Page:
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U.S. Steps Up Support for Anti-Taliban Forces

Rumsfeld told reporters the number of special forces troops has increased “about two and a half times” since last week, adding, “there are others prepared to go in as soon as weather and circumstances on the ground permit.”

Troops stationed in Afghanistan are assisting in the planning of U.S. airstrikes and are working to supply anti-Taliban groups with weapons, ammunition, blankets and other supplies they need to battle the ruling Taliban regime, who the U.S. accuses of harboring alleged terrorist Osama bin Laden.

“One would hope that by providing assistance and … by doing a good deal of damage to the forces they oppose … we will see a greater degree of cohesion on [the part of opposition groups] and that we will see more success,” Rumsfeld said at a Pentagon briefing.

Meanwhile, in the first sign of major progress on the ground, opposition forces said today that they captured three villages near the key city of Mazar-e-Sharif in a pre-dawn assault.

“We attacked while the Americans were bombing,” opposition spokesman Ashraf Nadeem said in a satellite telephone interview. “It was not only us who killed. It was mostly the Americans.”

Nadeem said some 300 Taliban fighters were killed in the five-hour battle that ensued, while 300 others defected to the opposition. Nadeem also said the Taliban has reinforced their front lines with nearly 400 fresh troops, including Arab and Pakistani volunteers.

Opposition forces said they gained control of the Zari Bazar, Baluch and Wayemar areas near Keshendeh, about 25 miles south of Mazar-e-Sharif.

There was no immediate Taliban response to the casualty or defection claims, and no independent source could verify the towns had been captured. The Pentagon was uncertain what to make of the opposition’s reports.

“There are so many reports about this village or that village,” Rumsfeld said. “I like to let the dust settle” before determining the results.

Treacherous weather conditions have worked against several American efforts in the region. Snow and icy runways have prevented the Pentagon from adding even more special forces troops to the ground contingent, while two U.S. predator spy drones crashed over Afghanistan due to freezing rain, officials said.

The Pentagon denied Taliban claims the helicopters had been downed by anti-aircraft fire, and Rumsfeld today dismissed claims a U.S. helicopter had crashed in southwest Pakistan on Sunday.

Air assaults continue

On the 31st day of the the U.S. Military campaign in Afghanistan, U.S. warplanes continued to bombard Taliban positions around Mazar-e-Sharif and north of the Afghan capital, Kabul, where Taliban troops fired upon the opposition-held Bagram airbase, rendering it useless.

Opposition leaders say they want the U.S. to concentrate bombing runs on Taliban positions overlooking the Bagram airbase so that it can once again be used without fear of Taliban tank fire.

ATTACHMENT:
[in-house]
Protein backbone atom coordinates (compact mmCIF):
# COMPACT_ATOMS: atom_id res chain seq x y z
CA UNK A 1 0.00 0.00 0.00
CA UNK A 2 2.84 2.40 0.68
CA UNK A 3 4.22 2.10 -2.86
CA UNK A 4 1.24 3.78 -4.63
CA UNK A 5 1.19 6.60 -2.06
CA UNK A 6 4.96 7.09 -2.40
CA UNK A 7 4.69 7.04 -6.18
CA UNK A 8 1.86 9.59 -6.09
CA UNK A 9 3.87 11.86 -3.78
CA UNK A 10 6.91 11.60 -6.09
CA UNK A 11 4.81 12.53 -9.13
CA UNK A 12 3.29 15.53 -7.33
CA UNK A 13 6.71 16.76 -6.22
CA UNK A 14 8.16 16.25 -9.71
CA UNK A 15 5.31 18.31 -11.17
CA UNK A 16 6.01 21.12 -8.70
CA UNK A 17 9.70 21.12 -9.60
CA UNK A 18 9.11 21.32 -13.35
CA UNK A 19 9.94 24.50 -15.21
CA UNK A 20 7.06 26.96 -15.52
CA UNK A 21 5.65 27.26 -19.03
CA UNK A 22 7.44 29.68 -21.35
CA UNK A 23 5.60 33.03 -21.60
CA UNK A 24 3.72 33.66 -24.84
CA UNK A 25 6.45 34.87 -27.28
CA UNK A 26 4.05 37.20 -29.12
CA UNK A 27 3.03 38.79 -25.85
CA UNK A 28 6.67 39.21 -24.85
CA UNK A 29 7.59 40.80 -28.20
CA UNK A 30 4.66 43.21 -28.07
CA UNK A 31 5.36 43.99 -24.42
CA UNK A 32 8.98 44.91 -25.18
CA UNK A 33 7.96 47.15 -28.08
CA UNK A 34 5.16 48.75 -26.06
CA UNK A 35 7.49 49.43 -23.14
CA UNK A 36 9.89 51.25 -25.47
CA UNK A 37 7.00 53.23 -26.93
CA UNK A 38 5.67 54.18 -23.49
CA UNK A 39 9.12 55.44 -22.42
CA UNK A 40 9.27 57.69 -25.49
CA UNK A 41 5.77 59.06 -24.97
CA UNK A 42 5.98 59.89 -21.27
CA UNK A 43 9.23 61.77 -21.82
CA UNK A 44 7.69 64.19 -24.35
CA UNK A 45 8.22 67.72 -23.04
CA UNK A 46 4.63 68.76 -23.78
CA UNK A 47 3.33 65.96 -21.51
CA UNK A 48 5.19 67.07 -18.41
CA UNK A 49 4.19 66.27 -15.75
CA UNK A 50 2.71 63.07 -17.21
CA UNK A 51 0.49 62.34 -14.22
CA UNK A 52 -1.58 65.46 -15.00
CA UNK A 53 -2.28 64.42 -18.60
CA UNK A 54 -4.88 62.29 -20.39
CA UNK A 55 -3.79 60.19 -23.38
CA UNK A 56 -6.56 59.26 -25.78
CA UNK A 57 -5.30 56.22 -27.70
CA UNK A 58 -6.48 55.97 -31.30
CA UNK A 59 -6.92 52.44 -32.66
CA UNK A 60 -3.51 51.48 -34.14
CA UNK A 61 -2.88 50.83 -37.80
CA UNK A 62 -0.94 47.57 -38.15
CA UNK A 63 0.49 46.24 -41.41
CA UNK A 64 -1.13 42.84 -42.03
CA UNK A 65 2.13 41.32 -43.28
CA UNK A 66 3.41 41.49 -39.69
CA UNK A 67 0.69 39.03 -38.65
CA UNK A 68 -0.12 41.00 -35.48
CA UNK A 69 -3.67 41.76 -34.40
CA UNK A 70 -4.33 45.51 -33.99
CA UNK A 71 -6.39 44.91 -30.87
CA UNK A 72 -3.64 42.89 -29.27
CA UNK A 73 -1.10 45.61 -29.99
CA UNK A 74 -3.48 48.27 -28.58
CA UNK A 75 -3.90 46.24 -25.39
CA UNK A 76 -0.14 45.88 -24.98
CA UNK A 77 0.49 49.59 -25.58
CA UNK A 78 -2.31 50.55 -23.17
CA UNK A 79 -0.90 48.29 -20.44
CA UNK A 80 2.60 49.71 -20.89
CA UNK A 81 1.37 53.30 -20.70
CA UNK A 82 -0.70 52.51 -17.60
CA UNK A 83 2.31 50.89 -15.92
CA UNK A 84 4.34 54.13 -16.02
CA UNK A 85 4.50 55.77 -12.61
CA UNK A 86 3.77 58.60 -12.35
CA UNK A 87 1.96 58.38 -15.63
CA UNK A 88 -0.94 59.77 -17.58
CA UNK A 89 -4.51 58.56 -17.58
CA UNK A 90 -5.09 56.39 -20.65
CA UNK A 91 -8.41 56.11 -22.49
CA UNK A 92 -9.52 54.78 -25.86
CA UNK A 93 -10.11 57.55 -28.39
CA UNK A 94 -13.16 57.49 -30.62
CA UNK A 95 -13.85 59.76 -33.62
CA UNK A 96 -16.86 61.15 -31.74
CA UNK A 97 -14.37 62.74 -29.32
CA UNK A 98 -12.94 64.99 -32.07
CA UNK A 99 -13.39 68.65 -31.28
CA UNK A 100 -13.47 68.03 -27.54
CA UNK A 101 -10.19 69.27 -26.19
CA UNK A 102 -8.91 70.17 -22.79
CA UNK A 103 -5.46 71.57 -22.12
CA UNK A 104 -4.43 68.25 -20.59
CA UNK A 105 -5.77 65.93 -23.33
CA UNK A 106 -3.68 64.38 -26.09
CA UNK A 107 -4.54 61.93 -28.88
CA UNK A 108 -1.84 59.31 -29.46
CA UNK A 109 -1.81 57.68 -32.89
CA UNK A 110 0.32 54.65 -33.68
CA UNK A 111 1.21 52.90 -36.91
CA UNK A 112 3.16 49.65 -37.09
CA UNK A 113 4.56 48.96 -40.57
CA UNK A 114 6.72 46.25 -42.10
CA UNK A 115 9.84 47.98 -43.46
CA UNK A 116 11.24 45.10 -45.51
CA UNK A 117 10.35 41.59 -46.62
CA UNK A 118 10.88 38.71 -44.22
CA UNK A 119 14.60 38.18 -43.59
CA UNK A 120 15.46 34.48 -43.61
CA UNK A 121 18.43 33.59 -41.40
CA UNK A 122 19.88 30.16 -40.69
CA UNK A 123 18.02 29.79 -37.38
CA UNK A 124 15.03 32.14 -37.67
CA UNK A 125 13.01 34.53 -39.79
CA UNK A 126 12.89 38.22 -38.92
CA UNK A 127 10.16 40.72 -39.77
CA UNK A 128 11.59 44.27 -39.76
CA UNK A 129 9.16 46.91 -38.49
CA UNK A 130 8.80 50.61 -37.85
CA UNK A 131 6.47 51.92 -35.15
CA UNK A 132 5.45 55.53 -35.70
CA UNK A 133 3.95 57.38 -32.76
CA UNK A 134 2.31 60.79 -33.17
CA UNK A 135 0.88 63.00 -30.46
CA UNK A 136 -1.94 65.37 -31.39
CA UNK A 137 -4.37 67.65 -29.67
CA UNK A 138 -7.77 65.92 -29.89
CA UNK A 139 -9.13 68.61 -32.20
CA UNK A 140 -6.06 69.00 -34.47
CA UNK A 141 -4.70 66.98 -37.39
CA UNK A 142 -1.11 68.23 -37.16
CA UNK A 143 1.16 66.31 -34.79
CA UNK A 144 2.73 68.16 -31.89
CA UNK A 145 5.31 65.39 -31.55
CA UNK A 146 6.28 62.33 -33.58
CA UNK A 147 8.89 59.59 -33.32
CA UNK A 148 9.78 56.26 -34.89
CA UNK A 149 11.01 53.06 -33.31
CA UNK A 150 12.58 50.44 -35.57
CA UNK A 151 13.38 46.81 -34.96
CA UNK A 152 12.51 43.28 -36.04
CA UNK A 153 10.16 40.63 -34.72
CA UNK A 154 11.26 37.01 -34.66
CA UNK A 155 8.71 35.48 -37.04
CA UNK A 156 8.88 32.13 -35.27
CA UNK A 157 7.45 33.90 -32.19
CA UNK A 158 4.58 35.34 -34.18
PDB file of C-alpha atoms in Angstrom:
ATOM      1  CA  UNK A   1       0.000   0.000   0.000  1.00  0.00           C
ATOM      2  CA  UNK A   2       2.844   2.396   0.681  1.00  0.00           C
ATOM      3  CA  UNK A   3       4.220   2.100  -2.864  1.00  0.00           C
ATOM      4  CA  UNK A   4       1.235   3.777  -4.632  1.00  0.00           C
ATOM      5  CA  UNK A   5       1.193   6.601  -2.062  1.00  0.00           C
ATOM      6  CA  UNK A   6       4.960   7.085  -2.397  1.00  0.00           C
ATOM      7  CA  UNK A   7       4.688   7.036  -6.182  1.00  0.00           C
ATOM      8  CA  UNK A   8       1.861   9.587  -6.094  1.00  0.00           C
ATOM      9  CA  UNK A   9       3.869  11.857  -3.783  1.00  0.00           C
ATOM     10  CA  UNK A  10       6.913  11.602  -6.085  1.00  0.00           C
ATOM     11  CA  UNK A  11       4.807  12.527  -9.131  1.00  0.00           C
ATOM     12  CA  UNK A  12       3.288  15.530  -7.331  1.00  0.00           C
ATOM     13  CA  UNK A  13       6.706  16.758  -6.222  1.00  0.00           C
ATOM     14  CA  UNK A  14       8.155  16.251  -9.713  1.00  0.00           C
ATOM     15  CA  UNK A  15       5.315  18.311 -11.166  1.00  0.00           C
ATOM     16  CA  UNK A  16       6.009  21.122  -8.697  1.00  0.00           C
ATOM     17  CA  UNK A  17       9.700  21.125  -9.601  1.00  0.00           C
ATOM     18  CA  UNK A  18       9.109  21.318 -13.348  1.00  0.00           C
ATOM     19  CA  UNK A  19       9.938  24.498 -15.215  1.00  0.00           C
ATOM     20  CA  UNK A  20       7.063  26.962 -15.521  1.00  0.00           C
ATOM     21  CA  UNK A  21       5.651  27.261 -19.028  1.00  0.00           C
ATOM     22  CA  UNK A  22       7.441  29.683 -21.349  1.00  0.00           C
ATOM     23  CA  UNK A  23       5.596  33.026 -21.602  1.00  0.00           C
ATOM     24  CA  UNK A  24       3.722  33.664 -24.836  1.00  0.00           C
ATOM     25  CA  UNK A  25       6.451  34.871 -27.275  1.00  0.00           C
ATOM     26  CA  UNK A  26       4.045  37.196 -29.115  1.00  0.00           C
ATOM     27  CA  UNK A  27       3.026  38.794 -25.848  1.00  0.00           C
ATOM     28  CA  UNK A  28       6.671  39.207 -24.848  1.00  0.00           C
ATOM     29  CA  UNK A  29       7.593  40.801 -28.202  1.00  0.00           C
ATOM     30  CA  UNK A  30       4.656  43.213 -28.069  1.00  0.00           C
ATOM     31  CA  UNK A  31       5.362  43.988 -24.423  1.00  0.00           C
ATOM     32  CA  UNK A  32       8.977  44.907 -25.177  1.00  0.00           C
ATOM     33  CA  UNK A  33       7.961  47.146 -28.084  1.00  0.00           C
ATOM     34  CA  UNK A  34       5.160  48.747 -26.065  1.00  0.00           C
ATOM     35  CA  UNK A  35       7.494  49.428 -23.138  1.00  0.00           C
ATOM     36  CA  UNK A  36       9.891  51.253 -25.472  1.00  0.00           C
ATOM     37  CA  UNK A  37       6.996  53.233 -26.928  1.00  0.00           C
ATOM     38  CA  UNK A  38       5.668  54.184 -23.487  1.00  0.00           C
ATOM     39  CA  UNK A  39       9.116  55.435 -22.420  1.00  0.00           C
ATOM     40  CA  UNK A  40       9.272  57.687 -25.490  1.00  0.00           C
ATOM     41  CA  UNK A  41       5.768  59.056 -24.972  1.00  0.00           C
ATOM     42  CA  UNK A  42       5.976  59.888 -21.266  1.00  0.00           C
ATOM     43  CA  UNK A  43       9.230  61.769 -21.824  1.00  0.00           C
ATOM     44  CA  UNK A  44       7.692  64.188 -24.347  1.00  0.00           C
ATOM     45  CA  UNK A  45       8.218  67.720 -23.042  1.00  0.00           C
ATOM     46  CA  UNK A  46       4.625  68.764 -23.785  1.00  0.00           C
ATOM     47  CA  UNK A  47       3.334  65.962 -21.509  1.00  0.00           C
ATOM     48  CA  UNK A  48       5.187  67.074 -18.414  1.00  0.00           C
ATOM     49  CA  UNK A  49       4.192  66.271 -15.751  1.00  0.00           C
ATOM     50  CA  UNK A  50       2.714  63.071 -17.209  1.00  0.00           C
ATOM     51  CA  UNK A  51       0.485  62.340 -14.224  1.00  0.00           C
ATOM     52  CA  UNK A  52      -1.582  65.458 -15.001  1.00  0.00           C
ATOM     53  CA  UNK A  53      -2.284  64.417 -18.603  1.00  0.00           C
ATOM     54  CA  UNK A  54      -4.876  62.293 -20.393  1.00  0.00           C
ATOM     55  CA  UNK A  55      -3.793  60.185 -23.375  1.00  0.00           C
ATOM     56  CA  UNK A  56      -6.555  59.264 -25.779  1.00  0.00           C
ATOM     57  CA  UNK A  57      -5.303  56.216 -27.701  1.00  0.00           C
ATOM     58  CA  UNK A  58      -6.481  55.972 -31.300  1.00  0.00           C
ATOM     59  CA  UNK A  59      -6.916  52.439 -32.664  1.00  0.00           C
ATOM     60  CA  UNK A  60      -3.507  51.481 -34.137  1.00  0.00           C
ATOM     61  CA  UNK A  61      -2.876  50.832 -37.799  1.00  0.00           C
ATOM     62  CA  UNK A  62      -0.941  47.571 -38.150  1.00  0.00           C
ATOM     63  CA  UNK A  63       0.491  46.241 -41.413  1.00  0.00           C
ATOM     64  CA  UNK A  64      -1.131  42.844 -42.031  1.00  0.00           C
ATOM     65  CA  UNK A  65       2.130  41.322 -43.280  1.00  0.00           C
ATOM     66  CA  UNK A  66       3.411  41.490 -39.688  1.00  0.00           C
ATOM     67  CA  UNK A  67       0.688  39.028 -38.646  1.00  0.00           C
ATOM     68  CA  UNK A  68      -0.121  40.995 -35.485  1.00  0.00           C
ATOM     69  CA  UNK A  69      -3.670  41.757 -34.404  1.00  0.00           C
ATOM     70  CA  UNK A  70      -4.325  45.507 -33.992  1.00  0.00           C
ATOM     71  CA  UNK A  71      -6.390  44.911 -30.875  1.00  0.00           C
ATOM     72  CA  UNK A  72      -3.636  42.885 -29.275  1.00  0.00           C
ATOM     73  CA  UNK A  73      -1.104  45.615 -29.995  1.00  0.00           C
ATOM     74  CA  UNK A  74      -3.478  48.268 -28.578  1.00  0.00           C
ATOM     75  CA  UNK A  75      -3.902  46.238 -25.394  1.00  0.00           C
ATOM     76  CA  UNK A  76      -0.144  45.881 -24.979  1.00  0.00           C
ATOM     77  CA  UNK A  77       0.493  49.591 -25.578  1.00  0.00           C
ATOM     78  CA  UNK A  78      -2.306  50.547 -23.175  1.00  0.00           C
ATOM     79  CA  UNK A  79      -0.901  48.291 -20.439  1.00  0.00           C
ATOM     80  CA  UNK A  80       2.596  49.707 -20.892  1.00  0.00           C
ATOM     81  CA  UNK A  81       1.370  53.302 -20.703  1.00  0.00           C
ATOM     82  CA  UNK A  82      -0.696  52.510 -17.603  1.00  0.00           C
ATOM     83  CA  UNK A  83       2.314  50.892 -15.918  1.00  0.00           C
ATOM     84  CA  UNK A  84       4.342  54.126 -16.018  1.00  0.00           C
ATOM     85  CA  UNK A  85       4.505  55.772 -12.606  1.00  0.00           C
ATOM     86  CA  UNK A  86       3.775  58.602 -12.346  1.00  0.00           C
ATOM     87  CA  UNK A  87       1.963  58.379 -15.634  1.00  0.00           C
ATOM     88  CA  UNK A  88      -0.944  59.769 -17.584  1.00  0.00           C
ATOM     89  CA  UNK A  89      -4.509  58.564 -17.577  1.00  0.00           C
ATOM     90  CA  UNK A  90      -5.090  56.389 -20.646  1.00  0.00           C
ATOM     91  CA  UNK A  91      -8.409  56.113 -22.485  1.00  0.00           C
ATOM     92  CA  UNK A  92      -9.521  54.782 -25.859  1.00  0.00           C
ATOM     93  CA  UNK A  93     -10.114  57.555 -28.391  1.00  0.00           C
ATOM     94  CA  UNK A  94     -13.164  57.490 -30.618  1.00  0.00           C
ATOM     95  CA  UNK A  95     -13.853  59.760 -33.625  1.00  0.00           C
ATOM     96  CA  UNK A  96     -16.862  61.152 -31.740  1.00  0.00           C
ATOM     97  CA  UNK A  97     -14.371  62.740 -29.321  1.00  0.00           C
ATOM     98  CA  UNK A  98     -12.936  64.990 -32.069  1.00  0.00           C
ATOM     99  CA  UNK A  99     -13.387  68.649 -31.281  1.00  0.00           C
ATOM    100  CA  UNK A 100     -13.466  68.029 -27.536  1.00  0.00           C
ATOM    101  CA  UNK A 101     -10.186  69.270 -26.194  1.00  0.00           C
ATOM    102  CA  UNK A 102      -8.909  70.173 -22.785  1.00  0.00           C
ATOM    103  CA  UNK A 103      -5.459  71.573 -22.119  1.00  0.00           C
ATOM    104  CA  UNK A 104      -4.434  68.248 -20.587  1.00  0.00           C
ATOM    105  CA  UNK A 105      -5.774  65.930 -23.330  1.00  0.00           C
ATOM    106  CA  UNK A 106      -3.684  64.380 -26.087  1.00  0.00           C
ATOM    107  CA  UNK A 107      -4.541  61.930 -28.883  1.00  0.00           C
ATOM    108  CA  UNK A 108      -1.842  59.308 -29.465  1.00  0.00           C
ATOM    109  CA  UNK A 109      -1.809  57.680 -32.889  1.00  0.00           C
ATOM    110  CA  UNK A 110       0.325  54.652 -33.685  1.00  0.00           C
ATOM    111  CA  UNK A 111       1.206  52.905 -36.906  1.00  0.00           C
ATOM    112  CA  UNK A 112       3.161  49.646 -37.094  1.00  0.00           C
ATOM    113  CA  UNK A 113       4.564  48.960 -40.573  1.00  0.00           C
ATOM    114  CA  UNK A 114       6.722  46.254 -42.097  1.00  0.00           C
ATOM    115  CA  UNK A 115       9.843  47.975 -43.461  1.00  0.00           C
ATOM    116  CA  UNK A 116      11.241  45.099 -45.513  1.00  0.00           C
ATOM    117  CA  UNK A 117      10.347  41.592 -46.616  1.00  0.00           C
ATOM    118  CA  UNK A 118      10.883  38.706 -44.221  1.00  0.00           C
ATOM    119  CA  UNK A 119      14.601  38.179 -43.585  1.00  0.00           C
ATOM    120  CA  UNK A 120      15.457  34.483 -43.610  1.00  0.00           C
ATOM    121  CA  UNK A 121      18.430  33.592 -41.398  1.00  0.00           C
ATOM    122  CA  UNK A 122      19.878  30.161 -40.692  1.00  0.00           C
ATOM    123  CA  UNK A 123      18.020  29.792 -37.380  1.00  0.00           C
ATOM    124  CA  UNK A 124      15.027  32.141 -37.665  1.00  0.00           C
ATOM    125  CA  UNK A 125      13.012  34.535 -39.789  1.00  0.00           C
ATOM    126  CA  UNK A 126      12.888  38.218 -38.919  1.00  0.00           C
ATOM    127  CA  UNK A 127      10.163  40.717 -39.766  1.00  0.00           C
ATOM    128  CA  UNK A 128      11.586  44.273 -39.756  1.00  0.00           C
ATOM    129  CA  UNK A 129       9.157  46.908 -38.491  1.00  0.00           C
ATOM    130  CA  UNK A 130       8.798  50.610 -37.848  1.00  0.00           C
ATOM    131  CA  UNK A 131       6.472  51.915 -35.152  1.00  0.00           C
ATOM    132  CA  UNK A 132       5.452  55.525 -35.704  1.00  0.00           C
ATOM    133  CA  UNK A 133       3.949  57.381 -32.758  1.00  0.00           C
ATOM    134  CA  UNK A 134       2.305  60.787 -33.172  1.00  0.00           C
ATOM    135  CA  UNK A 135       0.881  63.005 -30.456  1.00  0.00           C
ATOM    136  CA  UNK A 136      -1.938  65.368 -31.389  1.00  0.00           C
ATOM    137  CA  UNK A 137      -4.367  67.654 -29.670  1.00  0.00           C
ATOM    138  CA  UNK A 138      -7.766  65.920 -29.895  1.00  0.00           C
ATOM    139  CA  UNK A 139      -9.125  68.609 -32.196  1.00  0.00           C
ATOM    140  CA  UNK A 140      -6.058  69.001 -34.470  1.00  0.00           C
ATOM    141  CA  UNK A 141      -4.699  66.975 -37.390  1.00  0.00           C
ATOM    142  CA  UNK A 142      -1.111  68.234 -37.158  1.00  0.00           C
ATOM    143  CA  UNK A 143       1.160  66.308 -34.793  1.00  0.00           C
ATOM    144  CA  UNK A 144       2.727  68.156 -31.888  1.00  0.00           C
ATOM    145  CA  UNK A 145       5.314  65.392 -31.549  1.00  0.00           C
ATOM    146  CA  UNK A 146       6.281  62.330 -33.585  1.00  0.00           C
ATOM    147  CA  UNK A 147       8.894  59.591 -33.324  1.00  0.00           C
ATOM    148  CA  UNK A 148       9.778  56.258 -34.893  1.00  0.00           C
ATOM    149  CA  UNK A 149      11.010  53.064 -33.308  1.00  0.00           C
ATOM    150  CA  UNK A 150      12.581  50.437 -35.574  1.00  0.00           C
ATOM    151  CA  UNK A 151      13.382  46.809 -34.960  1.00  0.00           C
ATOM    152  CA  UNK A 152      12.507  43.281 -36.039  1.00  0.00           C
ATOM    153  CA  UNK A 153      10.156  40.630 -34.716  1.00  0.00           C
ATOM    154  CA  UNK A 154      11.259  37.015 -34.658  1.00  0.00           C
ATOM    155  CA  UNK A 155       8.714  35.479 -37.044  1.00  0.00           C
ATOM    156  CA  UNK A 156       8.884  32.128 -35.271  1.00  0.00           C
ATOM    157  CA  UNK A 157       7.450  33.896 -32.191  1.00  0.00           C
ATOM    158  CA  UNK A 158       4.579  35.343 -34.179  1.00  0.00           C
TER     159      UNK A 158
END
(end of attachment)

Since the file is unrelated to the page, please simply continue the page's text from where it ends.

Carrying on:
“If the tanks can be taken out, then it means we are closer to using Bagram for takeoffs and landings,” Northern Alliance commander Mustafah said.

Meanwhile, the Pentagon has introduced one of the biggest weapons in the American arsenal to the war in Afghanistan. The “daisy cutter” is a 15,000-pound bomb that explodes about 3 feet above ground and creates a fireball that incinerates everything within 600 yards.

“The purpose is to kill people,” Marine Gen. Peter Pace, vice chairman of the Joint Chiefs of Staff, said at the Pentagon briefing. Defense officials expect to use the bomb against Taliban troops on the front lines.

The U.S. has also unleashed a new propaganda campaign. Warplanes are now dropping leaflets into Afghanistan that read “We are watching!” next to pictures of Taliban supreme leader Mullah Mohammed Omar and a license plate suspected to belong to a vehicle he uses.

Addressing a conference of Eastern European leaders in Warsaw, Poland, President Bush today said that, in addition to biological and chemical agents, Osama bin Laden’s al-Qaida network was seeking nuclear weapons to add to its arsenal.

“They’re seeking chemical, biological and nuclear weapons,” the president said. “Given the means, our enemies would be a threat to every nation and eventually, to civilization itself.”

Mr. Bush called on the members of the U.S.-led anti-terrorism coalition to become more actively involved in the war effort.

French President Jacques Chirac today said 2,000 French troops are now involved in military operation for the war. Chirac was in Washington today to discuss anti-terror efforts with President Bush.

Also today, German Chancellor Gerhard Schroeder said he would contribute as many as 3,900 soldiers to the campaign in Afghanistan, but did not specify a deployment date.

The U.S. requested Germany make available special forces, medical staff, transport planes and naval forces, as well as Fuchs armored vehicles, said to be the world’s best at detecting nuclear, chemical and biological contamination. Germany was not asked to participate in air raids or commit ground troops long-term, Schroeder said.

If German troops are deployed, it will be the first time German forces have fought outside of Europe since World War II.

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